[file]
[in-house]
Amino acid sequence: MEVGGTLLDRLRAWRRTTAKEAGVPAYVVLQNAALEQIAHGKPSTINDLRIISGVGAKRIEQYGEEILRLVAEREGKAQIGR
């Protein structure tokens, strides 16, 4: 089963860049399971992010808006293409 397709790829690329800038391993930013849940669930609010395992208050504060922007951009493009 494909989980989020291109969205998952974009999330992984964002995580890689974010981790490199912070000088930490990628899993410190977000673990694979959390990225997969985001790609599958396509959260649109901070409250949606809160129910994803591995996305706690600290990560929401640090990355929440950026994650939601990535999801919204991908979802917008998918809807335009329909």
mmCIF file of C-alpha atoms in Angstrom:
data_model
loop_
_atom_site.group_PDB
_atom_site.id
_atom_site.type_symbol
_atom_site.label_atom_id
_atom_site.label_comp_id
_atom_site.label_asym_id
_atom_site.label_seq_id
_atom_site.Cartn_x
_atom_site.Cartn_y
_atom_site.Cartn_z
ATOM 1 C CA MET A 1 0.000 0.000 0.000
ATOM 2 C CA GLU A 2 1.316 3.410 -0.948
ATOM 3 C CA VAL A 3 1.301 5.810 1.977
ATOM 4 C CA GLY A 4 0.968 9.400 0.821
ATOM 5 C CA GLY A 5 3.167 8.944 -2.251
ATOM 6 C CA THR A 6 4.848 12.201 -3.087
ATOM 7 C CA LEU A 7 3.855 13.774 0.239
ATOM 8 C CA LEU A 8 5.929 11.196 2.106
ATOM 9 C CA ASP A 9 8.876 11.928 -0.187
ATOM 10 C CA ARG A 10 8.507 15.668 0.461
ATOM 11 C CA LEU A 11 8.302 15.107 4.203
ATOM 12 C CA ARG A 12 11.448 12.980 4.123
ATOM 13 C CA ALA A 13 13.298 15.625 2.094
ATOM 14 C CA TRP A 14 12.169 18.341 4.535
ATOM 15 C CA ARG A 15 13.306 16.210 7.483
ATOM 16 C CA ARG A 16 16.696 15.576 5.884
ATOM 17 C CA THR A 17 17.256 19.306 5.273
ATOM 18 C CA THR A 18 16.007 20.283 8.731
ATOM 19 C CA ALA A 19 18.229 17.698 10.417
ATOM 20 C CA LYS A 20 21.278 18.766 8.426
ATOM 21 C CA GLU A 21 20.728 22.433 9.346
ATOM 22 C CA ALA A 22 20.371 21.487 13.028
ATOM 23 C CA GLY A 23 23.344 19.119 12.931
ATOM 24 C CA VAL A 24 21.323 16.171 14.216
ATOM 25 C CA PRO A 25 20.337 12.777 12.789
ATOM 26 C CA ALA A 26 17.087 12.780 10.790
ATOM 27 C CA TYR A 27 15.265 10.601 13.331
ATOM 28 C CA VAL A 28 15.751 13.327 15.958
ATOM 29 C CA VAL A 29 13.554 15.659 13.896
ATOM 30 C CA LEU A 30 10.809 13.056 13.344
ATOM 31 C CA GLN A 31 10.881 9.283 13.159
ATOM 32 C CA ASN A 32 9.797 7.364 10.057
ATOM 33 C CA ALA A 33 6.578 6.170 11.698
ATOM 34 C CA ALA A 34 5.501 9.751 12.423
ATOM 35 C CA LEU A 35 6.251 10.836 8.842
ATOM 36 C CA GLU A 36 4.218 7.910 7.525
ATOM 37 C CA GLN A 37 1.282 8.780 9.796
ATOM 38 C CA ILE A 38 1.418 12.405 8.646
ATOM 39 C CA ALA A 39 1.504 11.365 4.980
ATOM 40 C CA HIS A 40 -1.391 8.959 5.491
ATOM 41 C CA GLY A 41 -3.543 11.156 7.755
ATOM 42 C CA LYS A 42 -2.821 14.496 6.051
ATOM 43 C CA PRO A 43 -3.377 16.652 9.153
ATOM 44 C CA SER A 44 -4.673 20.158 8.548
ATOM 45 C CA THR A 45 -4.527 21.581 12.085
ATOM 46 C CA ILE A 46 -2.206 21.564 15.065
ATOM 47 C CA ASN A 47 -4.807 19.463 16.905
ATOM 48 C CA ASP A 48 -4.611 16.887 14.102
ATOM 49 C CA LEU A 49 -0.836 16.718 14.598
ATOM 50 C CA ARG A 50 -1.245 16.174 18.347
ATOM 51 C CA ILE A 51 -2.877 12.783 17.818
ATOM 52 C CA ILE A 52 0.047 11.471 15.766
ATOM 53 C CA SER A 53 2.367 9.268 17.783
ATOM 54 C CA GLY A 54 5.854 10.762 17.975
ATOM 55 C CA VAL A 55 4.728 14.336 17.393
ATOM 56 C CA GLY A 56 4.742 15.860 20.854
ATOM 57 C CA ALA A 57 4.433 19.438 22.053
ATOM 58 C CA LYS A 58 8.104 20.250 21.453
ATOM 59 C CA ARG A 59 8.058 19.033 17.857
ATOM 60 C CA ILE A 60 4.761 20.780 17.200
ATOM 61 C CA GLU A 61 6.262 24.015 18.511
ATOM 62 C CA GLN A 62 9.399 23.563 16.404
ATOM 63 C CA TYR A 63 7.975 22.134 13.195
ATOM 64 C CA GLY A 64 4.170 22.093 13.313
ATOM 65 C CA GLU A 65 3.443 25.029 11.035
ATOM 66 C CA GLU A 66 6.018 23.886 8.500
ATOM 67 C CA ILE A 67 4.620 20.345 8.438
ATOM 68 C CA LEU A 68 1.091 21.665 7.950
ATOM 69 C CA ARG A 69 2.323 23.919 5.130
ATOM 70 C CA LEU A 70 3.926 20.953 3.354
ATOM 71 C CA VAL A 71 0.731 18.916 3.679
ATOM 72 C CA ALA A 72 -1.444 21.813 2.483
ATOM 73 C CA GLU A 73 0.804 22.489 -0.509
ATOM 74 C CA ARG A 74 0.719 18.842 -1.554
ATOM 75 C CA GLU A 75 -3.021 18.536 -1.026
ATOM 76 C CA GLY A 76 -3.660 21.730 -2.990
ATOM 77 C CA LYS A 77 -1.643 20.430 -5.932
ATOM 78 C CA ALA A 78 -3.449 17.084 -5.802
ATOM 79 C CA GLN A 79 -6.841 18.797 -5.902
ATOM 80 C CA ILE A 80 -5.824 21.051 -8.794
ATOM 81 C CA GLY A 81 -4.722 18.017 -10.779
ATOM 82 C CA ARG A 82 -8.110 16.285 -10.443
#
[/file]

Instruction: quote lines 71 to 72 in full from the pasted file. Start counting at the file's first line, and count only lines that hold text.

ATOM 55 C CA VAL A 55 4.728 14.336 17.393
ATOM 56 C CA GLY A 56 4.742 15.860 20.854